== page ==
As longtime New Jersey divorce lawyers, we recognize that every marriage and dissolution differs.
But there are some excellent, commonsense tips from which every divorcing spouse can benefit.
1. DO hire an experienced divorce lawyer.
This is key, and Rule No. 1. The right lawyer will advocate for you and your children in court or during mediation. He or she will ensure all legal filings are timely and carried out correctly. Countless pitfalls can occur when people try to go it alone and represent themselves (called “pro se” representation) – particularly if the other spouse does have a lawyer. Having someone on your side who understands the legal and procedural processes is essential.
Let’s face it: Divorce is already tricky, no matter your circumstances. A responsive, experienced lawyer can help make the process go much more smoothly and even serve as a buffer between you and your ex.
Even attorneys who are divorcing hire another lawyer to handle their case.
2. DO gather all essential financial documentation
This should include all assets and debts from before and after marriage, retirement accounts, inheritances, tax records, etc. Bring the originals or copies to your initial consultation with your divorce lawyer.
The more prepared you are, the less work your attorney must do (which can save you money).
3. DON’T try to hide any assets or intentionally become underemployed or unemployed
The motivation for doing this is usually to avoid having property subject to equitable distribution and/or to reduce alimony and child support payments. This can cost you tremendously in the long run.
Courts have many ways of uncovering hidden assets, and you will likely be penalized substantially if caught.
In some cases, courts have awarded the entirety of the hidden asset to the other spouse. If you intentionally become unemployed or underemployed, the court may order you to pay more alimony or child support anyway. Along with this, don’t try to hide anything from your attorney.
Your lawyer wants to help you, but surprises can damage negotiations and hurt your chances of obtaining the best possible outcome.
4. DO keep your kids and your soon-to-be ex on your health insurance policy.
Per New Jersey Court Rule 5:4-2(f), you cannot remove a spouse from your health insurance plan when the divorce is pending. To do so is sometimes called “insurance revenge.” Both parties need to certify that no changes to any health insurance plans were made in the 90 days before the filing.
Suppose a spouse improperly takes another off their health insurance policy. In that case, the health without coverage can petition the court for it to be immediately reinstated – and the judge won’t look favorably on any litigant trying to break the rules.
Talk to your lawyer about the appropriate timeline so you don’t run afoul of the law.
5. DO weigh the legal ramifications of any actions while your divorce is pending
If you clear out, sell, or destroy jointly-owned property, you could be penalized for that in the divorce settlement. This could harm your negotiations if you physically harm or verbally threaten your soon-to-be ex.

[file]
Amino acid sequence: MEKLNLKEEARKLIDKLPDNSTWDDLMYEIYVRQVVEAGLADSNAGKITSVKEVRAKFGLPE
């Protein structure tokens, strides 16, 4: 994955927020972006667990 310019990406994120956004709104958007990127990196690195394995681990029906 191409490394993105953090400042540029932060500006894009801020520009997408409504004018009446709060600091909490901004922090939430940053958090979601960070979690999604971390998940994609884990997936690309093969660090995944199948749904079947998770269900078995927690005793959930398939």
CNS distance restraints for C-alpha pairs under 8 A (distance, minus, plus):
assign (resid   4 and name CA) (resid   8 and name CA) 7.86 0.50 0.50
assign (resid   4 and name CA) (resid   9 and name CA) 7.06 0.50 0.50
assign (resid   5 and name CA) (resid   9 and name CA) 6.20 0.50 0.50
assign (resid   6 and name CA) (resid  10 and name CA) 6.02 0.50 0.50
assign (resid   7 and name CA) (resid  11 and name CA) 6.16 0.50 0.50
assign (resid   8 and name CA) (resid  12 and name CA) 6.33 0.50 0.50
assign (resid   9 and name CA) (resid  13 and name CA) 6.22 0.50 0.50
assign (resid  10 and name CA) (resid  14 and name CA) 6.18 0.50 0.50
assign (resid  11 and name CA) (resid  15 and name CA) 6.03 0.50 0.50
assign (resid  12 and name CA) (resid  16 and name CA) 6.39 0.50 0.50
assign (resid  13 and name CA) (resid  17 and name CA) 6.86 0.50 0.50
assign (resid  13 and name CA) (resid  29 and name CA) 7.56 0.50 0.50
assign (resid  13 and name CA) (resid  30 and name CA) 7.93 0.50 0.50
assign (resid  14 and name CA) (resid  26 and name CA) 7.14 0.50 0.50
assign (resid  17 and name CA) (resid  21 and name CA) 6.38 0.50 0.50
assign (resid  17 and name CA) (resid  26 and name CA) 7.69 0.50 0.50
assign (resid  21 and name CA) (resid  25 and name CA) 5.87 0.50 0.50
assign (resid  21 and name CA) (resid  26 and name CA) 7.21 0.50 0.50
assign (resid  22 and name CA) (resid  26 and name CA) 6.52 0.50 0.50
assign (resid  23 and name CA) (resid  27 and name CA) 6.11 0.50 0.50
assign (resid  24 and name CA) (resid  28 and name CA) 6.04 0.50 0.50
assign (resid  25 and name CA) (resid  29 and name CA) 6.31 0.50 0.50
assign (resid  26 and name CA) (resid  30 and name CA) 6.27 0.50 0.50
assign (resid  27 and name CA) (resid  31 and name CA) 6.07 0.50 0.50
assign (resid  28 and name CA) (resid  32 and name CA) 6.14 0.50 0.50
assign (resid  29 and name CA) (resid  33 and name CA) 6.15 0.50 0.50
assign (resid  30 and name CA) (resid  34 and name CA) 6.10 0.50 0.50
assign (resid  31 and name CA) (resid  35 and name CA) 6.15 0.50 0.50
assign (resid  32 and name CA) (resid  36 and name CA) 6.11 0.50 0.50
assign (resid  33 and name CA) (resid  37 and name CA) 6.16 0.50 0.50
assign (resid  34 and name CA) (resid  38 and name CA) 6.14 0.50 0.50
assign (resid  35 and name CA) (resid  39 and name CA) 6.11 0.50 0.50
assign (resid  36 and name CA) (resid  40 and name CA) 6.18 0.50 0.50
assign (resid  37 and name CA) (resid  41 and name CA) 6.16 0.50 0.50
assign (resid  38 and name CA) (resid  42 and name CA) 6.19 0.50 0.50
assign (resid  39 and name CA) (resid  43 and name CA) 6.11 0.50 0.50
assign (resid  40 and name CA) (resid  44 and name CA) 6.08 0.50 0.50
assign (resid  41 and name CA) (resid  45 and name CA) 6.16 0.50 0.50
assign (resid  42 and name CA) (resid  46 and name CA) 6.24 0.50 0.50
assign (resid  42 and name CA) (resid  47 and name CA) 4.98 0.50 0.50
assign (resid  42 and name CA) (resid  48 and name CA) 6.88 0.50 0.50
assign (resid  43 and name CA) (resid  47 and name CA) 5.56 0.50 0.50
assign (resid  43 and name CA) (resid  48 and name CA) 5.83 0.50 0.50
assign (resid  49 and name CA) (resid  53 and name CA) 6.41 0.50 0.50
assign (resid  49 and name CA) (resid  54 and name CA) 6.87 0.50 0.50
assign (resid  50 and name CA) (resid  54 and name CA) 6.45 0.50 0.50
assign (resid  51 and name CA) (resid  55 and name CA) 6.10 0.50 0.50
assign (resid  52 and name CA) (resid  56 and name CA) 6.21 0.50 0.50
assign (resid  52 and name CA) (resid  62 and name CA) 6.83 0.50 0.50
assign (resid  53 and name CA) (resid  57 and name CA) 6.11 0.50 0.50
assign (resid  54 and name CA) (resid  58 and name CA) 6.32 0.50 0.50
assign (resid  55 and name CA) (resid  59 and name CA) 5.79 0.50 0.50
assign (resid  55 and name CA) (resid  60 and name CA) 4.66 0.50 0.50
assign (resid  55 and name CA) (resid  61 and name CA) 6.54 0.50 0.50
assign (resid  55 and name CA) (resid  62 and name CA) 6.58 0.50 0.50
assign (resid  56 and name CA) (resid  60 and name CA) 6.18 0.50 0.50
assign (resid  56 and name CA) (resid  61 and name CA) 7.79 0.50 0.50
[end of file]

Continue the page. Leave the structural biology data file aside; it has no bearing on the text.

If you trash-talk your soon-to-be-ex on social media – or even post pictures of yourself that could be misconstrued – it could impact child custody and parenting time decisions.
There could be significant repercussions if you defy court orders during or after divorce proceedings.
6. DO be flexible
If there are matters of minor importance, let them go. Choose your battles. The more you can both compromise on the little things, the more time you have to devote to the aspects that are of great consequence to you.
In our experience, a little good-faith effort can go a long way. And if you’re being pragmatic, pick and choose the things that are genuinely worth the time, effort, and expense of attorney’s fees.
7. DON’T sign anything from your spouse or his/her attorney without having your lawyer review it first
You do not want to forfeit rights, property, insurance, or other benefits without fully understanding the big-picture implications.
8. DON’T drag your kids into it – regardless of their age
Resist the temptation to argue in front of them. Avoid using them as pawns (they’re going through all this as much as you are). Don’t turn to them for advice (that’s what therapists are for). Recognize that so many children of divorce emerge OK – sometimes even better than before – when they have the love and support from both parents.
9. DO use discretion when introducing a new romantic partner to your children
Although there are no hard-and-fast rules in family court, a string of new people or someone with a questionable past could be discussed in parenting time and custody negotiations.
10. DON'T think of divorce as a tool for revenge
You may be justifiably angry and bitter at your former spouse for things that transpired during your marriage. However, barring domestic violence, substance abuse, or reckless spending, it’s unlikely those personal wrongs will significantly impact things like equitable division, child support, or parenting time.
11. DO seek the counsel of a professional therapist to help you work through your losses
Divorce, in many ways, is like death, and there is no shame in working with a professional to help you through this difficult time.
12. DON’T use parenting time as a weapon to enforce child support.
There are official channels to handle this, and your interference with court-ordered parenting time could result in you being held in contempt.
If you are considering filing for divorce in New Jersey, we can help.
Call Rozin | Golinder Law today at (732) 810-0034 to speak to our experienced East Brunswick divorce lawyers.